I Know What Facebook is Using - Part 2
I Know What Facebook is Using - Part 2
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IntroductionIn Part 1 of the 'I Know What Facebook is Using' series, we talked about a technology called Varnish- a high-performance HTTP accelerator that uses a configuration language for optimization. In this post, we are discussing one of the technologies of which Facebook is the largest user of- something called memcached. memcached is a distributed memory object caching system. What does that mean, you say? Here's a simple explanation:
Facebook uses memcached - Part 2Memcached lets you borrow memory from other areas of your infrastructure where there plentiful amounts and makes it addressable in the areas where you need it. Without memcached, independent servers can only address the spare memory that they have directly accessible to them. With memcached, servers access a pool of available memory. As you needs for servers grow, the virtual pool of memory grows as well, making applications that require scaling have a much larger amount of memory accessible to them. If you'd like to read an amusing antic dote that explains a general use case memcached, check out the TutorialCachingStory. It describes how memcached clients operate with one another.
Hardware OptionsThere are a number of options that you could leverage for your memcached rig. Lots of shops use dedicated memcached servers; others pair them with systems running webservers- it really depends on what you can afford. The main idea is to truly understand the amounts of unused memory on each of your servers, and carefully allocate a decent amount of it to be used by memcached. In my readings, it is also understood that you should not over-allocate memory to memcached, since swapping can occur. In that case, your performance will be degraded significantly.
Installing memcachedJust the same as the previous technology we discussed, memcached is available from source and binary package for major *nix distros. Since memcached is a C application, you will need to make sure that you have a recent version of GCC, and a recent version of libevent when attempting to build from source.
Since Ubuntu/Debian happens to be my distro of choice, let's look at the command for fetching memcached:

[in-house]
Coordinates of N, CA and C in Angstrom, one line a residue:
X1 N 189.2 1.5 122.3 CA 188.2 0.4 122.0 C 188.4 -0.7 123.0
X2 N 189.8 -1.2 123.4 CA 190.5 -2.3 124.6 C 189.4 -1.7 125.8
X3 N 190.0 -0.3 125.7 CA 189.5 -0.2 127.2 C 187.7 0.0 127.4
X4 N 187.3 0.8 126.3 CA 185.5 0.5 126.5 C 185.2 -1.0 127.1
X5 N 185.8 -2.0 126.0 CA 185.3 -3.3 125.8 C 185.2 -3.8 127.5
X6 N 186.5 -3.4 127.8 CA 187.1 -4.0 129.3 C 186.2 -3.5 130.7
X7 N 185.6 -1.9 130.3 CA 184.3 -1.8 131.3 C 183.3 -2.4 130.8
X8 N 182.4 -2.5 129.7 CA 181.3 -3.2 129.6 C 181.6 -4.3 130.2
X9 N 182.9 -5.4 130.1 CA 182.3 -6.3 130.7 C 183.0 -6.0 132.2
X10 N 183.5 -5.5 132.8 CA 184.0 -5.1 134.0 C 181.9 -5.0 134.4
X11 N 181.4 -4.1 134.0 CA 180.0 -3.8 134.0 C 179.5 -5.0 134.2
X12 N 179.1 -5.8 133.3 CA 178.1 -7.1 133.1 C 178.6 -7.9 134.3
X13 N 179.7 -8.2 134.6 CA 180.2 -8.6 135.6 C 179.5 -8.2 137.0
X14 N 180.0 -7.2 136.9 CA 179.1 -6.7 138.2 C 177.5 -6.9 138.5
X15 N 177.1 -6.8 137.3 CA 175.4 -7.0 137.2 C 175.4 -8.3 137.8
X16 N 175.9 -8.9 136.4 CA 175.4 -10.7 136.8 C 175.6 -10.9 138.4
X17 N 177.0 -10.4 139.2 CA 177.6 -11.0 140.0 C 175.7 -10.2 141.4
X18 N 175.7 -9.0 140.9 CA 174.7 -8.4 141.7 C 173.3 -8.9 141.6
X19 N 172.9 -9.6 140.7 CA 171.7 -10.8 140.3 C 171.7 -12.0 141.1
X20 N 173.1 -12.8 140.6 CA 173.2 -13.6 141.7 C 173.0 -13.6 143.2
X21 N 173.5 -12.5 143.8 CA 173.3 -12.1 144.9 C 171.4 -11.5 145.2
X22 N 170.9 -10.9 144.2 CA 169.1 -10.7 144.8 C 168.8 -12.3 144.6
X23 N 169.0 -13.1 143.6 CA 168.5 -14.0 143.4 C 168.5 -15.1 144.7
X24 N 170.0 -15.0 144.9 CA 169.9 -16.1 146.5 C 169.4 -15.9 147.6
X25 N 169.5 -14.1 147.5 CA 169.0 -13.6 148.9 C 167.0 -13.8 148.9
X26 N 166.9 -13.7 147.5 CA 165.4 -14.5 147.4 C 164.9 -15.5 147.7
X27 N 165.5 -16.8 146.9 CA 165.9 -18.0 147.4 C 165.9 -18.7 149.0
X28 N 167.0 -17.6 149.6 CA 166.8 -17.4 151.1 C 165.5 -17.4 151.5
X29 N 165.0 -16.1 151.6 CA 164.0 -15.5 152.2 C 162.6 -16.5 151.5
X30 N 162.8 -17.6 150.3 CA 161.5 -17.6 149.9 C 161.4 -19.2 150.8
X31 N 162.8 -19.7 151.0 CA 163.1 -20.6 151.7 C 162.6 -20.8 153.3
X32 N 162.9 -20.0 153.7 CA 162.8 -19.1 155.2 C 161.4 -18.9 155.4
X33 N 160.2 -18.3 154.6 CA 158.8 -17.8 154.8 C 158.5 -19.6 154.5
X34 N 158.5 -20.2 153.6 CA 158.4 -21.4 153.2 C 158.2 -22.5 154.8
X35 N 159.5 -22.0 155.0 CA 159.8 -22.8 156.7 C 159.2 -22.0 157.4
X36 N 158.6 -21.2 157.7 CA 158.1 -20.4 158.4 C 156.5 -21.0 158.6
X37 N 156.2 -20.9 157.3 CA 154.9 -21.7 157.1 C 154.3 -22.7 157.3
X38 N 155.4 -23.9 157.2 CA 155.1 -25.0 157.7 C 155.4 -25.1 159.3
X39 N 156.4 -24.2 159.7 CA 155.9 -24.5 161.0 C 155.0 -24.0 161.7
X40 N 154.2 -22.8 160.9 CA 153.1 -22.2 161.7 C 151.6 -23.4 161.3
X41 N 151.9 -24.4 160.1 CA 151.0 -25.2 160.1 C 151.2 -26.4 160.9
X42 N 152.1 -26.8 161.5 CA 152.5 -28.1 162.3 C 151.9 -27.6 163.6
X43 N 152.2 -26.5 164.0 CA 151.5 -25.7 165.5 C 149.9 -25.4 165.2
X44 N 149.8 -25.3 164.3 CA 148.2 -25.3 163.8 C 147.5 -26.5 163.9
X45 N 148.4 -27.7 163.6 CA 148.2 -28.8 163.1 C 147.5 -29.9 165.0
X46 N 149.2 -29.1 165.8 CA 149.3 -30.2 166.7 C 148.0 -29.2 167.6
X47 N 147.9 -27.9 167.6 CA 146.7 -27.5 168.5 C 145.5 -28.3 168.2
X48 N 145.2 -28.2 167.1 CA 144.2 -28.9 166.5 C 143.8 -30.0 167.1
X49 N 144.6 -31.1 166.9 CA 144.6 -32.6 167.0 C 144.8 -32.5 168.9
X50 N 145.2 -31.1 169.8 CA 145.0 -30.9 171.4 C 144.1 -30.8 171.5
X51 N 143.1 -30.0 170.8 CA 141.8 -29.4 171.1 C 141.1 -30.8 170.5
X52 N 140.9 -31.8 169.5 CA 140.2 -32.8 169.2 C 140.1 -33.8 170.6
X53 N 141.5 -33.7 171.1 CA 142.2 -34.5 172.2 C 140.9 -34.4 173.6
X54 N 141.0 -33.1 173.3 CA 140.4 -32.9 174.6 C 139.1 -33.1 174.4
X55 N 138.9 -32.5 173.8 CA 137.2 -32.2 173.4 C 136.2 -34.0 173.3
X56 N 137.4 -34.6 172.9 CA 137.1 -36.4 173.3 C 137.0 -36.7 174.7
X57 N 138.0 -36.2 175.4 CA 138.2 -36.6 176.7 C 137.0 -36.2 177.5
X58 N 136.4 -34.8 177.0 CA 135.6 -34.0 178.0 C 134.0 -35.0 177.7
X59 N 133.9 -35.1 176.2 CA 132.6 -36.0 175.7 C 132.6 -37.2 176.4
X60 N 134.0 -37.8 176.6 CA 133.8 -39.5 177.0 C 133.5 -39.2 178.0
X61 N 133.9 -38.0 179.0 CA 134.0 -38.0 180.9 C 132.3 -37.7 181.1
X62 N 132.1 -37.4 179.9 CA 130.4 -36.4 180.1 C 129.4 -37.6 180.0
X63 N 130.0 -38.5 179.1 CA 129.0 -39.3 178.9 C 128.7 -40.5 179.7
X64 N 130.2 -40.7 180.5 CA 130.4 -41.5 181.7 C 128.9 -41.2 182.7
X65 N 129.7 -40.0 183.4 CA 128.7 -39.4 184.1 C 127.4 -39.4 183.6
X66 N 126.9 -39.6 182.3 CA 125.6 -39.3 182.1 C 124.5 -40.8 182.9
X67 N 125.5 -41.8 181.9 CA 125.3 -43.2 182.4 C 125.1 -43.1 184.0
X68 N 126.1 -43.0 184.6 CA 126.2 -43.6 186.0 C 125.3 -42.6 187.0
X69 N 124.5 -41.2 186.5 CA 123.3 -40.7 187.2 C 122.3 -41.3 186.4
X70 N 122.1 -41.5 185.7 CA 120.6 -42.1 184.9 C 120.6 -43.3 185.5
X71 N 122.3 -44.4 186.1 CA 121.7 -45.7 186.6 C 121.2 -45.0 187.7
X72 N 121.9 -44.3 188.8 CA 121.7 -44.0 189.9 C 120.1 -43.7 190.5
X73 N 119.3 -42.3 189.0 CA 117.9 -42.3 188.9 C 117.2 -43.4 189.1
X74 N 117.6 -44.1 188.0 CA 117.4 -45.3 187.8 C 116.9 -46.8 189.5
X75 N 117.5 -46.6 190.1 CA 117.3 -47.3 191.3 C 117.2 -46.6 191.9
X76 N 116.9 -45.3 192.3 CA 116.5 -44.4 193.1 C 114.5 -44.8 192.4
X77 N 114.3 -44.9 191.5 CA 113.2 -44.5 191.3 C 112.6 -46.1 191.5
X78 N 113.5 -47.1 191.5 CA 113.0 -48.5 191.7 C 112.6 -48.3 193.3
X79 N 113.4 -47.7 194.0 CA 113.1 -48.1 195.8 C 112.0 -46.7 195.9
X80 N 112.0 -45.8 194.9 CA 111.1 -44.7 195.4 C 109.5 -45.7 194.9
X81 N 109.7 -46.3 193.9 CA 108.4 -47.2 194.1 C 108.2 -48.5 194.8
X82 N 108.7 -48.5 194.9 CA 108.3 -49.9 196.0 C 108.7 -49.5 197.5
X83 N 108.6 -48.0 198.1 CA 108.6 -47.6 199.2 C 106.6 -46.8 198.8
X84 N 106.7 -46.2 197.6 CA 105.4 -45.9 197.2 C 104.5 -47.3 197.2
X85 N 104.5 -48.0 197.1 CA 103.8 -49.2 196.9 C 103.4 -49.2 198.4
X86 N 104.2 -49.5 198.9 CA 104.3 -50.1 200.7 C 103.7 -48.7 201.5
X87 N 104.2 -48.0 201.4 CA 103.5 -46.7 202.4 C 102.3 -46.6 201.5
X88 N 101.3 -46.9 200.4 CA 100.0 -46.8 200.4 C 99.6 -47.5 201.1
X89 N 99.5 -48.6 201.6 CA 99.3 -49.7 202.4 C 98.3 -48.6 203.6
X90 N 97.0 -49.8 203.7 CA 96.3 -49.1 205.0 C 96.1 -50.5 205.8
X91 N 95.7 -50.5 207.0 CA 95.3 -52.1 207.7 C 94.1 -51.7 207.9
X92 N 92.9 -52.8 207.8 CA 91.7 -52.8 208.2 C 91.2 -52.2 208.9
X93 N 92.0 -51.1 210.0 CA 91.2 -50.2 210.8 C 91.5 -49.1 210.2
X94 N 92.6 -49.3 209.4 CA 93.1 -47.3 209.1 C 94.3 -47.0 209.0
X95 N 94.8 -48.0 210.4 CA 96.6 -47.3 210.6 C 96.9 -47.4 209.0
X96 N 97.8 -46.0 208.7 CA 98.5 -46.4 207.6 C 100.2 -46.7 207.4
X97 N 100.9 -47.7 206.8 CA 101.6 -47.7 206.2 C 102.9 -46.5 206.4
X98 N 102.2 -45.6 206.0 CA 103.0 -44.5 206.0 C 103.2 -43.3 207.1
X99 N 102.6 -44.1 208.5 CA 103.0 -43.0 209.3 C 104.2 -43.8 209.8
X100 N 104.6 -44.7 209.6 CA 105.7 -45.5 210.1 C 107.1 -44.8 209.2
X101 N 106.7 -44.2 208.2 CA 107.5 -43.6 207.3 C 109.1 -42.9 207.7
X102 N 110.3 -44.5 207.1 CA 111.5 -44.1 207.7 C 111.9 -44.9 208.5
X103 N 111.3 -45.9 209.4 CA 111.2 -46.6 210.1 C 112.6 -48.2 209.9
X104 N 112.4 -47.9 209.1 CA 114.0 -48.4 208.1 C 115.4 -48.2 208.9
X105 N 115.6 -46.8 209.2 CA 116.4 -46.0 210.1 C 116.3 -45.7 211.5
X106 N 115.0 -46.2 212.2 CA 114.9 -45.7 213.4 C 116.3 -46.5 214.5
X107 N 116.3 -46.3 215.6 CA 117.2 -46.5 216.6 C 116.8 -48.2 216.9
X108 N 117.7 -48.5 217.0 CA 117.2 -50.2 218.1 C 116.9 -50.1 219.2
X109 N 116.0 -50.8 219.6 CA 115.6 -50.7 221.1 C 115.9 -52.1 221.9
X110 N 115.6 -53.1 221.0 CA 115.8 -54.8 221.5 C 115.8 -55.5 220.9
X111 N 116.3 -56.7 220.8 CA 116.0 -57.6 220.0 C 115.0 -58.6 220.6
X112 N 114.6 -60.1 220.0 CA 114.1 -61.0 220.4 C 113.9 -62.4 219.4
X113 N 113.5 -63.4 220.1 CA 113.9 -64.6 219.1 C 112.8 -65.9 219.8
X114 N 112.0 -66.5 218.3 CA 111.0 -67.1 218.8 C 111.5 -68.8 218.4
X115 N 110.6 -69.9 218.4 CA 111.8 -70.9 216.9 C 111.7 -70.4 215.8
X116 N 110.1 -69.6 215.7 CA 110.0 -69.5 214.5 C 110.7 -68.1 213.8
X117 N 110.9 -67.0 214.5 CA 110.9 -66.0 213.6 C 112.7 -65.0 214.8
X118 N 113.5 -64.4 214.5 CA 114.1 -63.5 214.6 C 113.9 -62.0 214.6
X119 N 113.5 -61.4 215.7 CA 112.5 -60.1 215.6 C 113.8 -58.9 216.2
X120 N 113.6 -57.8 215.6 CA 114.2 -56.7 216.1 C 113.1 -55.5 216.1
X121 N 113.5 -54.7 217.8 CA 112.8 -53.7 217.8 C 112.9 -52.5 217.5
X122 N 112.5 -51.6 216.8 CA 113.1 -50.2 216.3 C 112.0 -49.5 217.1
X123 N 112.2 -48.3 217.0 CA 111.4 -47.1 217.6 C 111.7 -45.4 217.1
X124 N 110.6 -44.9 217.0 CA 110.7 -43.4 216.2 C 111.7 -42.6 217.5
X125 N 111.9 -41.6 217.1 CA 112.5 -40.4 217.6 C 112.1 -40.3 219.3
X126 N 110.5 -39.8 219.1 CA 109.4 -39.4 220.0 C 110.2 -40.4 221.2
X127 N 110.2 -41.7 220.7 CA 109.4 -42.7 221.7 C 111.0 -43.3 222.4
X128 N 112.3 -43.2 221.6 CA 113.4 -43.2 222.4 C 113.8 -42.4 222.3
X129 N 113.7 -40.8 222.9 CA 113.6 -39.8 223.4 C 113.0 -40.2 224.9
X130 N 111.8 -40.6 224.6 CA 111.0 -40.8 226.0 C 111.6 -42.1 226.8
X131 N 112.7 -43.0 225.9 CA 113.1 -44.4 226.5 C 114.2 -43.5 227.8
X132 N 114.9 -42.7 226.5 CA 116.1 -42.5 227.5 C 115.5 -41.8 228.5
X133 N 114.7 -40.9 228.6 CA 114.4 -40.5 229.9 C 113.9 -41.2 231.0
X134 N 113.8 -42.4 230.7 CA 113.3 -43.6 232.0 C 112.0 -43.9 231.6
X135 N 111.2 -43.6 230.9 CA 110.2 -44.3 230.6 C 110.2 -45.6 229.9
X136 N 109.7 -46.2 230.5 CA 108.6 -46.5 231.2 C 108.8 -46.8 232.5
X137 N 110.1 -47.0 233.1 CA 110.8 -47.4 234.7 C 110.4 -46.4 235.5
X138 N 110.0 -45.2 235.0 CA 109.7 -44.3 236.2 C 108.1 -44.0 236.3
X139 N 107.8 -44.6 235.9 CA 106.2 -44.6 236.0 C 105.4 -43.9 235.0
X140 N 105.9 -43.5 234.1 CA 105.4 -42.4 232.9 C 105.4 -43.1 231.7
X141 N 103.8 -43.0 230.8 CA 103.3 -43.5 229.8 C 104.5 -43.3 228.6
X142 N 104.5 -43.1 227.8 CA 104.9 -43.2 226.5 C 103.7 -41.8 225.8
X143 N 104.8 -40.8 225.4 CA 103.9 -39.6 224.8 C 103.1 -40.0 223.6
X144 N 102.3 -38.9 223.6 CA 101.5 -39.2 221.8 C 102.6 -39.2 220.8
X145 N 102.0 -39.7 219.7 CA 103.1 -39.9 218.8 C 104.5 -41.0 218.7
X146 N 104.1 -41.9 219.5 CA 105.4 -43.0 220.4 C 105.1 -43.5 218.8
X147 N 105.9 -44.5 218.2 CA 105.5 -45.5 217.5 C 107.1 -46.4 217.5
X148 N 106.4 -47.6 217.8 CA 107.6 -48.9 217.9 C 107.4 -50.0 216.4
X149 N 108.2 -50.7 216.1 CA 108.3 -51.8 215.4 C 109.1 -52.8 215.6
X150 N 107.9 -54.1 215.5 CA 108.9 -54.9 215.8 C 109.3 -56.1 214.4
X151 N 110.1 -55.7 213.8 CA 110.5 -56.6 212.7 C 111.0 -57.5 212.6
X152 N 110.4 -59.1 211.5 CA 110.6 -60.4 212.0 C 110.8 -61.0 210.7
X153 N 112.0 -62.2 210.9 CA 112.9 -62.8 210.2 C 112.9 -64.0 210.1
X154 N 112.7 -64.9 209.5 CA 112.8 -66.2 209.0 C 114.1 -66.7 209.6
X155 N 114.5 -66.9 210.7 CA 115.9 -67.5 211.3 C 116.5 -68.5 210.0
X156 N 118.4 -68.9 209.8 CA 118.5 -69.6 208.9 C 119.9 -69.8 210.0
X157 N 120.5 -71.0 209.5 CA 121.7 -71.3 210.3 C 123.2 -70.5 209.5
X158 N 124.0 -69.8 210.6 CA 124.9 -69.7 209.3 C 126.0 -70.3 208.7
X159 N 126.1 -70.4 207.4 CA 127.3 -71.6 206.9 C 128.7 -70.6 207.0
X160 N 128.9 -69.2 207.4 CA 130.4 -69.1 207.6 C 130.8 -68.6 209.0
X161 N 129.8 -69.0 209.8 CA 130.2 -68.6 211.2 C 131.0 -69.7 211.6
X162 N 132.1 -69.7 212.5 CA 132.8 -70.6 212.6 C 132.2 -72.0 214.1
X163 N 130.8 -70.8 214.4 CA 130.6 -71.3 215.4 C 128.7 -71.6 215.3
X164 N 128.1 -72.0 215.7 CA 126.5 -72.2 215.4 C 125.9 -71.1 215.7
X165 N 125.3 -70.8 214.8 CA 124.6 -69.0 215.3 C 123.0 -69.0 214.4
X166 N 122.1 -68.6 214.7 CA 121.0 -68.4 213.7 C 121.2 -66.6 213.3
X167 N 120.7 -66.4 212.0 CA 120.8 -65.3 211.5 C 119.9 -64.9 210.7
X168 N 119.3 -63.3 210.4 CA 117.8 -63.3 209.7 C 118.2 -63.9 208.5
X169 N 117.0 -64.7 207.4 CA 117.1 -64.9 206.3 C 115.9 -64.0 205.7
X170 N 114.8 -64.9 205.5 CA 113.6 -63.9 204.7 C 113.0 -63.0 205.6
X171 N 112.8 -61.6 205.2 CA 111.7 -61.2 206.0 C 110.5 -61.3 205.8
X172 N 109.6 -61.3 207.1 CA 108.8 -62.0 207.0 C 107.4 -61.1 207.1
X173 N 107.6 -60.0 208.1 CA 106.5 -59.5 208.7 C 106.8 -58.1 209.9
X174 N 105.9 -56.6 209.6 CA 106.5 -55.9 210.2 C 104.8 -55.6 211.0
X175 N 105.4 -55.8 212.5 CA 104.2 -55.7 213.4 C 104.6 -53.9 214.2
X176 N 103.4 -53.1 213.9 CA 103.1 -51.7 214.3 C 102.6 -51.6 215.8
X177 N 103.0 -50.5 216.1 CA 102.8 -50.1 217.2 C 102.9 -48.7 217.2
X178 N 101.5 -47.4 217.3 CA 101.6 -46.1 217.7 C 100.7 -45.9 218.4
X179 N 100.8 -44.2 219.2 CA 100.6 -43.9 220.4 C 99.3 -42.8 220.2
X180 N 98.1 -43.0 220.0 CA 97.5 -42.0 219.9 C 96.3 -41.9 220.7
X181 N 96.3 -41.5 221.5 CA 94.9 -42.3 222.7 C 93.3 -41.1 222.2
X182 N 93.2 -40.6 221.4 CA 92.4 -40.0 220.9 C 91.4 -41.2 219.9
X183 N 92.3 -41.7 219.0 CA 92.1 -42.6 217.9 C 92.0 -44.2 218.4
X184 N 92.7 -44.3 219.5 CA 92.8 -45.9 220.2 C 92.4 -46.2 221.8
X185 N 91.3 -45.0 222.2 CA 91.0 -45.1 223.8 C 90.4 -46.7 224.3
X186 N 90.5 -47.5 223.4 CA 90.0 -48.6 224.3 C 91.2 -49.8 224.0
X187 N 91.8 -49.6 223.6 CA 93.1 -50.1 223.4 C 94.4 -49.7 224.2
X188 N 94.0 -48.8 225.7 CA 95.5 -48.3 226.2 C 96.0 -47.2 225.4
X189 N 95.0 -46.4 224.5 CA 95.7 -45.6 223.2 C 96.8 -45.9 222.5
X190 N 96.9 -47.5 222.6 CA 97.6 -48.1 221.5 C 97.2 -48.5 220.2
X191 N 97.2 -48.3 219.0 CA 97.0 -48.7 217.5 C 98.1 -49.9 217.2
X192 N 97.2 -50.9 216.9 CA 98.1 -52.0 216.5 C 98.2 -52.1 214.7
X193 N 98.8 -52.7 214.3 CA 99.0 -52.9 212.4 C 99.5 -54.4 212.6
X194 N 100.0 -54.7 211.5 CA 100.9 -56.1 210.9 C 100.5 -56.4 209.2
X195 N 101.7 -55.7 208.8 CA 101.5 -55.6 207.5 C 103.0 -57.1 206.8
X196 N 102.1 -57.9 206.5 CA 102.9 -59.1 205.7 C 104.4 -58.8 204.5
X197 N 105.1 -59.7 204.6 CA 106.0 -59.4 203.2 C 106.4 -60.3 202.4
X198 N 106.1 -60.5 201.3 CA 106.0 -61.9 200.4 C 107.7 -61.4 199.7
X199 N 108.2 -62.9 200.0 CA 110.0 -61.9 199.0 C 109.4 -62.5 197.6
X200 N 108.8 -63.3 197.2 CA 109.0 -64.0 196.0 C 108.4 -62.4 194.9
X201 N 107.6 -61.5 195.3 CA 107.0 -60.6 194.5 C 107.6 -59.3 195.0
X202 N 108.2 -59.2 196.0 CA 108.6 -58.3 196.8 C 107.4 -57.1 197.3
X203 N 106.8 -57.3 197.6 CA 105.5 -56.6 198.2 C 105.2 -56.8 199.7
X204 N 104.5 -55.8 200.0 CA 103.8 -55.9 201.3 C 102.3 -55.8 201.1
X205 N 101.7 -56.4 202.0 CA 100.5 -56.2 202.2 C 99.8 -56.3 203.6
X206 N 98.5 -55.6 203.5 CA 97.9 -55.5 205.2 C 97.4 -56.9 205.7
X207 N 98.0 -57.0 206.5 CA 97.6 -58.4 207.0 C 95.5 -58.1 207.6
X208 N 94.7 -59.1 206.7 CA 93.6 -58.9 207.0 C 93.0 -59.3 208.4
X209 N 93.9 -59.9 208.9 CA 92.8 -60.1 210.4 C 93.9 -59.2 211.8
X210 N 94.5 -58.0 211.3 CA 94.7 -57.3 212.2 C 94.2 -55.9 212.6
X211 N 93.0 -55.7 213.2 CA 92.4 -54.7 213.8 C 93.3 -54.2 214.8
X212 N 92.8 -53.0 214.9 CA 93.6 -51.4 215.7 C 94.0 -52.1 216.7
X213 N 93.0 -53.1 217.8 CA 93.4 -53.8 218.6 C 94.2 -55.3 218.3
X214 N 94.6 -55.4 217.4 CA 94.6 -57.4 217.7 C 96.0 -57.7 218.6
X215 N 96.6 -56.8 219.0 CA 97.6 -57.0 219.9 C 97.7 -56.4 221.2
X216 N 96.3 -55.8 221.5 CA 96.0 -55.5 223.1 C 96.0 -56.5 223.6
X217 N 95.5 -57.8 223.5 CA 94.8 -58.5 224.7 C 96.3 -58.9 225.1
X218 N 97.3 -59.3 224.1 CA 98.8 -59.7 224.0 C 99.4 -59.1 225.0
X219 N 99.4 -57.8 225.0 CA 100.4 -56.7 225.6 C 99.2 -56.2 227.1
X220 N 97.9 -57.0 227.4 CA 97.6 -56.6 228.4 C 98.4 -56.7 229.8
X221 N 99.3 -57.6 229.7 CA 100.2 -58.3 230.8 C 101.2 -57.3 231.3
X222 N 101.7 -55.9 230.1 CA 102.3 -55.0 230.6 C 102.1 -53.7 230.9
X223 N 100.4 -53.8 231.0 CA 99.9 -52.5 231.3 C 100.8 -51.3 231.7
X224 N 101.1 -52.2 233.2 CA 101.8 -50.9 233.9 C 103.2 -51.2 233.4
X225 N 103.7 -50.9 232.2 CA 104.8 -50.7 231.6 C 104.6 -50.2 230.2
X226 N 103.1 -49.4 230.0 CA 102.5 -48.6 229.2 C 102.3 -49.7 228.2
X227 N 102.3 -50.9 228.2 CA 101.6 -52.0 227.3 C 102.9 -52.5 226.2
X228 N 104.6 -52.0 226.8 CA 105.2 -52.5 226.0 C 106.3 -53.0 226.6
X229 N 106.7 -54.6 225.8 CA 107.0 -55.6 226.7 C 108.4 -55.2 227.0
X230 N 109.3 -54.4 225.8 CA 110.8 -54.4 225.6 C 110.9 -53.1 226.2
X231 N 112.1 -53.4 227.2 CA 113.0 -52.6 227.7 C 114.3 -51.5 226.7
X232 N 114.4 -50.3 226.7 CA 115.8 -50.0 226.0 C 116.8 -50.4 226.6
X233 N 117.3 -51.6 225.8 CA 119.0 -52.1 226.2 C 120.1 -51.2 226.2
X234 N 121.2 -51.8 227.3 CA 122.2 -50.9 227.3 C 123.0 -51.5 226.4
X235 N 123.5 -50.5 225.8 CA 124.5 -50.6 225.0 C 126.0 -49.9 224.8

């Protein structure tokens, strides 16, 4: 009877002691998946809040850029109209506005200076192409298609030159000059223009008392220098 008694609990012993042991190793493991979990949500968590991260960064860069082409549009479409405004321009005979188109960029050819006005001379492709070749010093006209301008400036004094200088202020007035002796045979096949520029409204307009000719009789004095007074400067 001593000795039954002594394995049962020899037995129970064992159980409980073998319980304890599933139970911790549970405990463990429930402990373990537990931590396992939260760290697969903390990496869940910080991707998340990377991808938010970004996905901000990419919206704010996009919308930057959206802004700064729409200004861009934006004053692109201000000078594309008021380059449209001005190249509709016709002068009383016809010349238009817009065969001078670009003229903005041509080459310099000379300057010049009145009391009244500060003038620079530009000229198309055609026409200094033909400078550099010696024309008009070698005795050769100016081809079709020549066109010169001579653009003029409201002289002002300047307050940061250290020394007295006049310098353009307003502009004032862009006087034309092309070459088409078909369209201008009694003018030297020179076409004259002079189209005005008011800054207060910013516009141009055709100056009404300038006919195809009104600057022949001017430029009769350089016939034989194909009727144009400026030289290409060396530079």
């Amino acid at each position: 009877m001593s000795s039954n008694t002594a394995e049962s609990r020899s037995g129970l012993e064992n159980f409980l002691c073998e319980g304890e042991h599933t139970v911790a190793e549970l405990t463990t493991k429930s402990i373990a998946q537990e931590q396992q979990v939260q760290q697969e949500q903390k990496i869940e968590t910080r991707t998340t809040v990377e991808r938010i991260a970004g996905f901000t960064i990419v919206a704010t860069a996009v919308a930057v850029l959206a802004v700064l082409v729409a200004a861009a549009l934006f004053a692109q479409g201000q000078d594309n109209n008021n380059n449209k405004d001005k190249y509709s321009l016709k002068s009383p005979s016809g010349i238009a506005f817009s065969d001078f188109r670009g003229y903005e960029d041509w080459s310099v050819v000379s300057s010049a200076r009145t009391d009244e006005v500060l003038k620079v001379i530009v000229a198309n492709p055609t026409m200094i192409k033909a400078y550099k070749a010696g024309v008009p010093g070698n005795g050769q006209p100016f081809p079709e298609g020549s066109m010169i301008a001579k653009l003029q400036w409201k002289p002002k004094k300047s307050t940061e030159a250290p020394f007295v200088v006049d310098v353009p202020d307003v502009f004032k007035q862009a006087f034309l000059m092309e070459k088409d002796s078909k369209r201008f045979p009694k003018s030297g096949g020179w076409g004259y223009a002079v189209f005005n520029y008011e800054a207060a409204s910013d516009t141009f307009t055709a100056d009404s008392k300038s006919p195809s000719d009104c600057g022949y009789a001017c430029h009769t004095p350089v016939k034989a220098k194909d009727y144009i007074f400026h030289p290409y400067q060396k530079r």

sudo apt-get install memcachedThe libevent dependency will be installed along with the memcached package.
Configuring your memcached instance
To get memcached running, there are a couple ways to do it. memcached offers a couple command line options:
- -m for allocating RAM
- -d for daemonizong (run it as a service)
- -v is for seeing the STDOUT from the application
Chances are if you installed it via a binary package, there could also be a few init scripts available for you to use.
Best Practices for memcached Servers / ClientsYour memcached servers are best used by their clients when each of them have been configured consistently. This can be quite difficult in reality, since it's possible to have memcached running on a box with more or less memory than the others. The clients have the ability to add weight to a specific server given this scenario, so take that into careful consideration as well.
Take careful notice of your connections objects. These can run out quickly if not configured properly. Check you client configuration documentation to ensure you know what method calls or actions create new connections, and which ones don't.
Watching Server Health
memcached has a lot of statisical counters that allow you to monitor the overall health of your servers. Issuing the stats command to a memcached server can help you to see some of these health metrics. Included in those numbers might be:
- curr_connections: lists the number of clients currently connected
- listen_disabled_num: counts the number of times memcached has hit its connection limit
- Global Hitrate: the number of times your app has found cache results
The important thing to remember here is to keep your OS from using swap. Knowing this up front will keep your systems running healthy.
This series on 'I Know What Facebook is Using' will continue each Friday until there are no other technologies to talk about. Tune in next week for my latest installment!
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